In the end, the Wizards had everything to offer Marcin Gortat and retained the unrestricted free agent Tuesday: The quality point guard he wants to play with in All-Star John Wall, money, and long-term security he coveted with a five-year deal worth $60 million, CSN Washington has confirmed.
Apparently, Wizards coach Randy Wittman, who visited him over the weekend in his native Poland, was able to convince Gortat that he'd help meet his third demand by giving him a more prominent role in the offense. Gortat averaged 13.2 points and 9.5 rebounds in his first season in Washington, but he sometimes complained of being used as a "decoy," including in a playoff series loss to the Indiana Pacers. Gortat also said he was tentative to speak up more because he didn't have a contract beyond 2013-14.
When he was traded to the Wizards before the season by the Phoenix Suns, Gortat was more accustomed to be the No. 1 or 2 option and ran more pick-and-rolls.
Tuesday's deal represents a significant bump over what he made last year at $7.7 million, and the dearth of quality players at his position in free agency helped elevate Gortat's value.
The gamble for the Wizards is that even though Gortat has been healthy for most of his career, he's already 30.
Contracts can be officially signed July 10, when the NBA resets the salary cap after a financial audit. The cap is expected to increase by as much as $5 million to $63 million.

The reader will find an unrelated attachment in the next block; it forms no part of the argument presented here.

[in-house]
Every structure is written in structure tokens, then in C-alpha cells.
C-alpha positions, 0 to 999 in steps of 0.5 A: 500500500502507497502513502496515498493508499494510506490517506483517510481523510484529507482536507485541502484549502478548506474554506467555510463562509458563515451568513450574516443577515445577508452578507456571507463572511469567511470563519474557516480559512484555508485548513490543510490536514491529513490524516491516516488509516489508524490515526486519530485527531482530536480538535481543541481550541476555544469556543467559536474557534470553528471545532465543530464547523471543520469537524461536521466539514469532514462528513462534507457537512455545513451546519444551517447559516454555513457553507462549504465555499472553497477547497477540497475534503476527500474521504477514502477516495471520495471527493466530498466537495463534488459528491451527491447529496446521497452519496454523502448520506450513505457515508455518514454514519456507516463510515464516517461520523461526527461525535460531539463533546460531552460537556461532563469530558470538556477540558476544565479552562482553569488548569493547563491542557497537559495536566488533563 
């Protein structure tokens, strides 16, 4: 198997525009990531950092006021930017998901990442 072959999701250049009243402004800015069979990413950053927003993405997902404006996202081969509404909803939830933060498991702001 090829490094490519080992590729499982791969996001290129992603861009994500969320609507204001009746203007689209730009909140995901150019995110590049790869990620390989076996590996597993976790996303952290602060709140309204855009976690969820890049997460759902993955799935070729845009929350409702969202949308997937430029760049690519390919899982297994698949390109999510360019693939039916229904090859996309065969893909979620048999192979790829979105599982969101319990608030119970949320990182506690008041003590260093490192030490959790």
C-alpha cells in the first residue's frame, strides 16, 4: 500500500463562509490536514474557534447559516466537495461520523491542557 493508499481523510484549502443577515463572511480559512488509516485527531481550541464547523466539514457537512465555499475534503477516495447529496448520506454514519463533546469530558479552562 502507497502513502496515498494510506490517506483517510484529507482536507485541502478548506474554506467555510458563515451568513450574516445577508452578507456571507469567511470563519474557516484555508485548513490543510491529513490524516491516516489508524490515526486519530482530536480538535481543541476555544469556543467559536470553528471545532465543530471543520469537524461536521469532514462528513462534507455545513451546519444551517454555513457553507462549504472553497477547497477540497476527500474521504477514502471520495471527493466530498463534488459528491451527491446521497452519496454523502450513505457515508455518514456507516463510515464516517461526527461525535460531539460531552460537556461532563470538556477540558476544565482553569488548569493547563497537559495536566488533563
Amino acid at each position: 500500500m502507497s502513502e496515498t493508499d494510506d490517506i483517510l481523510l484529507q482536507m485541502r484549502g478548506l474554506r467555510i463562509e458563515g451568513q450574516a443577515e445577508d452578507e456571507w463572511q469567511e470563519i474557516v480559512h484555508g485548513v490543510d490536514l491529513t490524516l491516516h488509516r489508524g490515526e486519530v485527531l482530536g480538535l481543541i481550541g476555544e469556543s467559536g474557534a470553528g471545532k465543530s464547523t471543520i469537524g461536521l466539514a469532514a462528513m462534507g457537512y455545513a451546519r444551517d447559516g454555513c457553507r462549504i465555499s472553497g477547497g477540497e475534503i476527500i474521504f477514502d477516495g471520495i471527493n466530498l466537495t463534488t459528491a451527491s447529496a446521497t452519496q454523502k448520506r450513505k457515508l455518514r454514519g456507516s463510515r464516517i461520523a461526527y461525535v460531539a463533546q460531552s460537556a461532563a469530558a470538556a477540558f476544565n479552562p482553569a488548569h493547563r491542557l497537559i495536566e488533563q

The Wizards' other free agents who still hang in the balance, unrestricted unless stated otherwise:
Trevor Ariza: He's being visited by a team rep and Wittman on Tuesday, and they plan on going after him with an aggressive offer. They won't be asking Ariza to re-sign as a favor or at a discount.
Drew Gooden: He vowed he's not trying to "fix cards" to leverage a better deal elsewhere. Gooden can retain his Early Bird rights by staying with the Wizards and is in the final year of a $13.3 million amnesty payment from the Milwaukee Bucks.
Trevor Booker: He wasn't tendered a $4.6 milion qualifying offer to keep him restricted by Monday. The Wizards will let him test the market and cross their fingers that Booker doesn't get any mid-level offers. If he does, he'll walk because they're unlikely to match.
Andre Miller: There's a $4.6 million option for this season, and his agent told CSN over the weekend that the team will pick it up.
Garrett Temple: There's "mutual interest" on both sides to bring him back after playing on a one-year deal last season. Temple is a utility player, valued for his defense and length at 6-6.
Kevin Seraphin: The backup center was extended a one-year qualifying offer to make him restricted, but he has made it clear he wants to be in a position to play more.
Al Harrington: He told CSN that he has to get left shoulder surgery this summer and has to rehabilitate his troublesome right knee that forced him to miss 47 games in his first season in Washington. There's a chance, according to a person with knowledge of his situation, he might wait until the season starts before finding a roster spot in the NBA. Harrington says if he plays again, he wants it to be with the Wizards.
Glen Rice: The rising second-year player has a partially guaranteed year at less than $1 million that will be picked up. They're hopeful he can play his way into the rotation.
Chris Singleton: Though he appears to be a certainty to leave, there's a way Singleton could be retained to fill out the roster.